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Roe v. McGuire

United States District Court, C.D. California

July 11, 2016

Jane Roe
v.
John Francis McGuire, M.D., et at

         IN CHAMBERS-ORDER RE PLAINTIFF'S MOTION TO REMAND [22]

          Present The Honorable DOLLY M. GEE, UNITED STATES DISTRICT JUDGE

          CIVIL MINUTES-GENERAL

          Honorable DOLLY M. GEE, UNITED STATES DISTRICT JUDGE

         Plaintiff Jane Roe originally filed this action in Riverside County Superior Court against Defendants John Francis Mcguire, M.D., United Healthcare Services, Inc. ("UHS"), North County ENT Medical Group, and Tri-Valley Internal Medicine Group on September 30, 2015. ("Compl") [Doc. # 1-1.] Defendant UHS removed the case to this Court on May 13, 2016, on the basis of federal question jurisdiction. ("Removal Notice") [Doc. # 1.] On June 13, 2016, Roe filed a motion to remand. [Doc. # 22.] On June 24, 2016, UHS filed an opposition. [Doc. # 24.]

         For the reasons stated below, the Court GRANTS Roe's motion to remand.

         I. LEGAL STANDARD

         "The burden of establishing federal subject matter jurisdiction falls on the party invoking removal." Marin Gen. Hosp. v. Modesto & Empire Traction Co., 581 F.3d 941, 944 (9th Cir. 2009) (citing Toumajian v. Frailey, 135 F.3d 648, 652 (9th Cir. 1998)). A defendant may remove an action brought in state court to a federal district court where the action is pending if the district court has original jurisdiction over the action. 28 U.S.C. § 1441. A federal district court has original jurisdiction over "all civil actions arising under the Constitution, law, or treaties of the United States." 28 U.S.C. § 1331. The Ninth Circuit "strictly construe[s] the removal statute against removal jurisdiction." Gaus v. Miles, Inc., 980 F.2d 564, 566 (9th Cir. 1992) (internal citation omitted); see also Harris v. Bankers Life & Cas. Co., 425 F.3d 689, 698 (9th Cir. 2005) ("removal statutes should be construed narrowly in favor of remand to protect the jurisdiction of state courts."). There is a "strong presumption against removal jurisdiction, " and courts must reject it "if there is any doubt as to the right of removal in the first instance." Geographic Expeditions, Inc. v. Estate of Lhotka ex rel. Lhotka, 599 F.3d 1102, 1107 (9th Cir. 2010) (internal quotation marks omitted) (emphasis added).

         II. DISCUSSION

         A. Timeliness

         The notice of removal of a civil action shall be filed within 30 days after the receipt by the defendant, through service or otherwise, of a copy of the initial pleading setting forth the claim for relief upon which such action is based. 28 U.S.C. § 1446(b)(1). Failure to remove an action within 30 days waives a party's right to remove. Cantrell v. Great Republic, Inc., 873 F.2d 1249, 1256 (9th Cir. 1989). Generally, a federal claim must appear on the face of a well-pleaded complaint for federal question jurisdiction. Lyons v. Alaska Teamsters Employer Serv. Corp., 188 F.3d 1170, 1171 (9th Cir. 1999). If the case stated by the initial pleading is not removable, a notice of removal may be filed within 30 days of receipt by the defendant of a copy of "‘an amended pleading, motion, order, or other paper' from which it may be ascertained that the case is removable." Jordan v. Nationstar Mortgage LLC, 781 F.3d 1178, 1181 (9th Cir. 2015) (quoting 28 U.S.C. § 1446(b)(3)).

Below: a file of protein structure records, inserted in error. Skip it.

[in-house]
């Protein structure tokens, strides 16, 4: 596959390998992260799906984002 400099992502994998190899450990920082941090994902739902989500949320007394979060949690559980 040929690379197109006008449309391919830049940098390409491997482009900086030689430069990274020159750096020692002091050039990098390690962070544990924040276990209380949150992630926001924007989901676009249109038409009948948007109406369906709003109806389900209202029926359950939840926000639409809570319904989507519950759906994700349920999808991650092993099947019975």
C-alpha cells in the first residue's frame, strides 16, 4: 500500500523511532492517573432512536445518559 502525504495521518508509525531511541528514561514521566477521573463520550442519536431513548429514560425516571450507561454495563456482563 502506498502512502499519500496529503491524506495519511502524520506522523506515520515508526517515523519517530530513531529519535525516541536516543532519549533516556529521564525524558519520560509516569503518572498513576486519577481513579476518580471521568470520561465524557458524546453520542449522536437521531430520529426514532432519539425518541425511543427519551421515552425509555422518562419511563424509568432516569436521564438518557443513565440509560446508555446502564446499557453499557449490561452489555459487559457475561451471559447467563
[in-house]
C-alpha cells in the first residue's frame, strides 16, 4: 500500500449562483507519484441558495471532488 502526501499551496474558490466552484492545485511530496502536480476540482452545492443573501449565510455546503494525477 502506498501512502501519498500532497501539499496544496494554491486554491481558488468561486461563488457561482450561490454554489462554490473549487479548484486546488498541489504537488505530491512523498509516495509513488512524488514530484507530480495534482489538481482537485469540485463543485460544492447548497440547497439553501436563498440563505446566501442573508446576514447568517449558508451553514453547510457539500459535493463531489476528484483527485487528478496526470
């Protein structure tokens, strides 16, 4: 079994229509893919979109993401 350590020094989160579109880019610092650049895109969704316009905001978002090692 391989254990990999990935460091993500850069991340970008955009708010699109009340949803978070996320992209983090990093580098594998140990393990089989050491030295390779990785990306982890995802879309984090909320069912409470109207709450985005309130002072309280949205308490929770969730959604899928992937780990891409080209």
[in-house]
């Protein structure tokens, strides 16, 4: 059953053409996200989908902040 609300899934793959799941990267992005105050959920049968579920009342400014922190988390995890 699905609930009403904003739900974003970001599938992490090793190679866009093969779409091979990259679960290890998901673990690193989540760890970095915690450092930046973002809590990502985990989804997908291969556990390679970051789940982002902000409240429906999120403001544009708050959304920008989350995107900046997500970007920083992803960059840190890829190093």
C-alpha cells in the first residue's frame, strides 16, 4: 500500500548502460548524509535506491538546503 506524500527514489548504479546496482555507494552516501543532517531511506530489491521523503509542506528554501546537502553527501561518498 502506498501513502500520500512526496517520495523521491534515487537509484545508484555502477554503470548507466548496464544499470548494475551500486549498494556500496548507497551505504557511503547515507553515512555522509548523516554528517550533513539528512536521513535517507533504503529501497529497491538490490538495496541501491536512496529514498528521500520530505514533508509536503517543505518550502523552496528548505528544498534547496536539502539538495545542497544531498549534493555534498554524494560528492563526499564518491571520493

Here, the parties disagree over whether the 30-day clock started on March 29, 2016 or April 15, 2016. At issue is what information UHS needed from Roe-a pseudonym offered given the nature of the lawsuit-regarding her identity in order to ascertain whether her claims were completely preempted by federal law or could have been brought in federal court pursuant to the federal officer statute, 28 U.S.C. § 1442(a). Roe argues that because her counsel provided UHS with her real name on March 29, 2016, UHS's attempt at removal 45 days later on May 13, 2016 is untimely. See Declaration of Jason M. Caruso, Ex. 3 (email from Roe's counsel to UHS revealing Roe's legal name). By March 29, 2016, Roe contends UHS possessed written information from which it could ascertain the case's removability.

         UHS disagrees and argues that while it did receive her name on March 29, her "true identity" was not known to UHS until April 15, 2016, when Plaintiff's counsel provided information-her date of birth and last four digits of her social security number-which enabled UHS to "positively identify" her. Opp. at 4; Declaration of Jane E. Stalinski ("Stalinski Decl.") ¶ 11. This information allowed UHS to search its computer systems to determine her membership in two different health benefit plans, one ERISA plan and another Federal Employee Benefits HMO ("FEHBA Plan"). Stalinski Decl. ¶¶ 14-16. UHS then based its removal in part on preemption under ERISA and FEHBA.

         According to UHS, "[a]ttempting to identify a member with only a name may: (i) fail to identify anyone; (2) identify an individual who cannot be confirmed to be the correct Member; or (3) identify a number of members, none of whom can be confirmed to be the correct member without additional unique identifying information." Id. ¶ 7 (emphasis added). To "positively identify" a member, UHS states that it needs information like the date of birth and "ideally, " the member number and date of services. Id. ¶ 10.

         While UHS presents a declaration of the Legal Services Specialist at UHS who attests broadly to the general theoretical difficulties with identifying members with only a name-and the potential futile results-UHS presents no evidence concerning whether it did in fact attempt to search for Roe's membership using only her name. UHS asserts it could not "positively identify" Roe's membership until it received her social security and birth date information, but says ...


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